The immune response to coronavirus may last for two months after diagnosis, new research suggests.
Results from an antibody testing study have revealed that COVID-19 antibodies remain stable in the blood of the majority of infected people almost two months after diagnosis, and possibly longer.
The study also found that antibodies were not detectable in everyone exposed to the virus, leading to questions about how best to interpret antibody viral tests.
Antibodies are produced by the immune system when it is being attacked in order to destroy substances which carry disease.
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Researchers say their findings give answers to questions around how long people may remain immune after exposure to COVID-19.
The study was led by researchers and clinicians at St George’s, University of London and St George’s University Hospitals NHS Foundation Trust in collaboration with colleagues at the Liverpool School of Tropical Medicine, Mologic Ltd and Institut Pasteur de Dakar, Senegal. It analysed antibody test results from 177 individuals diagnosed with COVID-19 infection from a viral test.
The pre-print study, which has not been peer-reviewed, measured the levels of antibodies in patients exposed to coronavirus. It found that in those patients with an antibody response, the levels remained stable for the duration of the study – almost two months.
The study also found that patients with the most severe infections and largest inflammatory response were likely to develop more antibodies. This may be due to antibody responses working in parallel with an inflammatory response to severe disease, or that a higher viral load could lead to greater stimulation of the inflammatory and antibody development pathways, researchers suggest.
They add that further mechanistic work is required to understand if and why this may be the case.
In the study, between 2 and 8.5 per cent of patients did not develop COVID-19 antibodies at all. The researchers say this may be because the immune response in these patients could be through other immune response mechanisms, such as different antigens or T-cells.
Another option could be that relatively mild infections may be restricted to particular locations in the body where antibody responses are instead dominated by a secretory immune system.
A visualisation of antibodies attacking SARS-CoV-2, the virus that causes COVID-19 © Getty Images
Professor Sanjeev Krishna, corresponding author on the paper from St George’s, University of London, said: “Our results provide an improved understanding of how best to use viral and antibody tests for coronavirus, especially when not every person exposed to the virus will have a positive response.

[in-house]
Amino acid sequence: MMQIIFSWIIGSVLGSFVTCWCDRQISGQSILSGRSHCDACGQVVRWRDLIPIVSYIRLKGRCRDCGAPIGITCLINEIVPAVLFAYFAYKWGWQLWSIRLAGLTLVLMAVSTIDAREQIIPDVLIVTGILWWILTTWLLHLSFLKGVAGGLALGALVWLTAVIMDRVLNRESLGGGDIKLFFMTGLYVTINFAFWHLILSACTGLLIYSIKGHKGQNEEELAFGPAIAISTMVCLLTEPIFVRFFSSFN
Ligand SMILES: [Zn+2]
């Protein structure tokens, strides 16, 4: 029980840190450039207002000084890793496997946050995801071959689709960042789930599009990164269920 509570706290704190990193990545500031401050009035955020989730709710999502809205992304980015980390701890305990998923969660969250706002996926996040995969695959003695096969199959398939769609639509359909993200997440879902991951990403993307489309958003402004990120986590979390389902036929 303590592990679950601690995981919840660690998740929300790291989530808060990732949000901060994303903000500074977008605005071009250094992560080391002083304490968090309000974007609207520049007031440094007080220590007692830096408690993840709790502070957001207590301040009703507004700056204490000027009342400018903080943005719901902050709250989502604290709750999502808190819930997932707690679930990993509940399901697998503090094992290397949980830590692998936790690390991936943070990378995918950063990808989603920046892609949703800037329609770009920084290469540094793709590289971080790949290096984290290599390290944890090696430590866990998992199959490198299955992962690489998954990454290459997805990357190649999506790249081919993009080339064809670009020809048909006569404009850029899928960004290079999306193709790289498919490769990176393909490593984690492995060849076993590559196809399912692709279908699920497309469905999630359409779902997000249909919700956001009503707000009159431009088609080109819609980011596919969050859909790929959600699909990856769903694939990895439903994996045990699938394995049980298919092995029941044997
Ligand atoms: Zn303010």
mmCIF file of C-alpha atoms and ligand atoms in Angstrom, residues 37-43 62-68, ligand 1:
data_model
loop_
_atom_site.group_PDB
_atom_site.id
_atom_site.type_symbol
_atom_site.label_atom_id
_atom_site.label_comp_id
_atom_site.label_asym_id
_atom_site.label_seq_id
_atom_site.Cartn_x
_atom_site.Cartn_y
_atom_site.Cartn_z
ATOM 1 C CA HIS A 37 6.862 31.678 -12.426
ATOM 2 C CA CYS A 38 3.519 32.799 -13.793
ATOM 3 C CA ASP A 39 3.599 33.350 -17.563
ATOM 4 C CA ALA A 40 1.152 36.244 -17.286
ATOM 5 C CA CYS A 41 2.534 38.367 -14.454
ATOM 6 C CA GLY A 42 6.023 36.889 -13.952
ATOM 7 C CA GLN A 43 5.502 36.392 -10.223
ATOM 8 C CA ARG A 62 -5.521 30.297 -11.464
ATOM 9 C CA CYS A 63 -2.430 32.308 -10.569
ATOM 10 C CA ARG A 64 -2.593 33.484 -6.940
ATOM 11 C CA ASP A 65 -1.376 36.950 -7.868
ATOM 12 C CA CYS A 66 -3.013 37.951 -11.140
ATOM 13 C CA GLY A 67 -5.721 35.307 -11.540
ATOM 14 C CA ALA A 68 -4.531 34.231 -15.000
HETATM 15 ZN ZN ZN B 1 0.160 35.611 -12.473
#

“We need to understand how best to interpret the results from these tests to control the spread of the virus, as well as identifying those who may be immune to the disease.
“With the number of infections in the UK going down, we now have the very welcome challenge of attempting to carry out more tests to understand whether other factors are associated with an immune response, such as viral load and genetic factors.
“We hope that by sharing our data at an early stage, this will accelerate progress towards effective use of test results around the world.”
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The study also explored associations between different characteristics and antibody responses.
Being of non-white ethnicity was associated with a higher antibody response, tying into the knowledge that patients from BAME backgrounds are more likely to develop severe disease.
Older patients and those with other conditions, such as with hypertension and being overweight were also more likely to have an antibody response.
What is viral load and why is it important to coronavirus?
Viral load is simply the amount of virus in the body. This varies in different parts of the body, and can change over time. Recent studies have shown, for example, that the viral load in the lungs of COVID-19 patients is greater than that in the nose.
A patient’s viral load increases as the virus replicates and disease symptoms get worse, and then decreases as the patient recovers. So monitoring the viral load can give us a useful indication of how a patient’s infection is progressing.
The amount of virus that you’re exposed to at the beginning of an infection is something different, and this is called the ‘infectious dose’. Studies on other viruses such as the flu and SARS have shown that the higher the infectious dose (the more virus you breathe in), the greater your chances of having more severe symptoms.
With one small exposure, your immune system may be able to fight off the virus before you get sick, but with repeated small exposures (such as touching your face throughout the day) or one large exposure (an infected person coughing in your face), the virus may grow faster than your body can control.
We don’t yet know if this link between infectious dose and disease severity holds for COVID-19, but it may do, and that’s why it’s so important to maintain physical distancing and keep the initial exposure as low as possible.